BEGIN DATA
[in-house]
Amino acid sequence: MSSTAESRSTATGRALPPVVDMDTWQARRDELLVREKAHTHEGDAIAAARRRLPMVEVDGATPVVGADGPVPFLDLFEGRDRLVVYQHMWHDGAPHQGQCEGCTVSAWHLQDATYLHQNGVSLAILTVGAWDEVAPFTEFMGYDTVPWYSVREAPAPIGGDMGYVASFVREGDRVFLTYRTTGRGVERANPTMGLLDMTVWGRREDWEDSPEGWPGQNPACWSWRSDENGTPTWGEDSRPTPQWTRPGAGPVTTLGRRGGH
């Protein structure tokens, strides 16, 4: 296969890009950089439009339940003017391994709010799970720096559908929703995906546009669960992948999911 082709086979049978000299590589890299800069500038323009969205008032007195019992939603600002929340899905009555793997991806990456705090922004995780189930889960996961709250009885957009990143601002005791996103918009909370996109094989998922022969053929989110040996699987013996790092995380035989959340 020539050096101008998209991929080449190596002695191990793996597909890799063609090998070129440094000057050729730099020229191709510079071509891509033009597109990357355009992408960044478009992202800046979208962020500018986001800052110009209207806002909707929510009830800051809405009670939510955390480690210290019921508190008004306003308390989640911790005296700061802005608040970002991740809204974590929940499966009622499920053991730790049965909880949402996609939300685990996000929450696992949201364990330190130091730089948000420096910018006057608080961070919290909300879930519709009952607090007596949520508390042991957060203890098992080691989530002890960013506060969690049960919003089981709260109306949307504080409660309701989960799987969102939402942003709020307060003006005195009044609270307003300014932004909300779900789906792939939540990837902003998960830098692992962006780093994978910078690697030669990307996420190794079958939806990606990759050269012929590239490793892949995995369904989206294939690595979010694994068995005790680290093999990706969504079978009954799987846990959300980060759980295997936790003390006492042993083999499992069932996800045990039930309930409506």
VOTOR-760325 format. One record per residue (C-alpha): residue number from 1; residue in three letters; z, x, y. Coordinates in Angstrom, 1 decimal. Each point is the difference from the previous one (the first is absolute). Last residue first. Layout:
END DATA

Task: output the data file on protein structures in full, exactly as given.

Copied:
[in-house]
Amino acid sequence: MSSTAESRSTATGRALPPVVDMDTWQARRDELLVREKAHTHEGDAIAAARRRLPMVEVDGATPVVGADGPVPFLDLFEGRDRLVVYQHMWHDGAPHQGQCEGCTVSAWHLQDATYLHQNGVSLAILTVGAWDEVAPFTEFMGYDTVPWYSVREAPAPIGGDMGYVASFVREGDRVFLTYRTTGRGVERANPTMGLLDMTVWGRREDWEDSPEGWPGQNPACWSWRSDENGTPTWGEDSRPTPQWTRPGAGPVTTLGRRGGH
């Protein structure tokens, strides 16, 4: 296969890009950089439009339940003017391994709010799970720096559908929703995906546009669960992948999911 082709086979049978000299590589890299800069500038323009969205008032007195019992939603600002929340899905009555793997991806990456705090922004995780189930889960996961709250009885957009990143601002005791996103918009909370996109094989998922022969053929989110040996699987013996790092995380035989959340 020539050096101008998209991929080449190596002695191990793996597909890799063609090998070129440094000057050729730099020229191709510079071509891509033009597109990357355009992408960044478009992202800046979208962020500018986001800052110009209207806002909707929510009830800051809405009670939510955390480690210290019921508190008004306003308390989640911790005296700061802005608040970002991740809204974590929940499966009622499920053991730790049965909880949402996609939300685990996000929450696992949201364990330190130091730089948000420096910018006057608080961070919290909300879930519709009952607090007596949520508390042991957060203890098992080691989530002890960013506060969690049960919003089981709260109306949307504080409660309701989960799987969102939402942003709020307060003006005195009044609270307003300014932004909300779900789906792939939540990837902003998960830098692992962006780093994978910078690697030669990307996420190794079958939806990606990759050269012929590239490793892949995995369904989206294939690595979010694994068995005790680290093999990706969504079978009954799987846990959300980060759980295997936790003390006492042993083999499992069932996800045990039930309930409506």
VOTOR-760325 format. One record per residue (C-alpha): residue number from 1; residue in three letters; z, x, y. Coordinates in Angstrom, 1 decimal. Each point is the difference from the previous one (the first is absolute). Last residue first. Layout: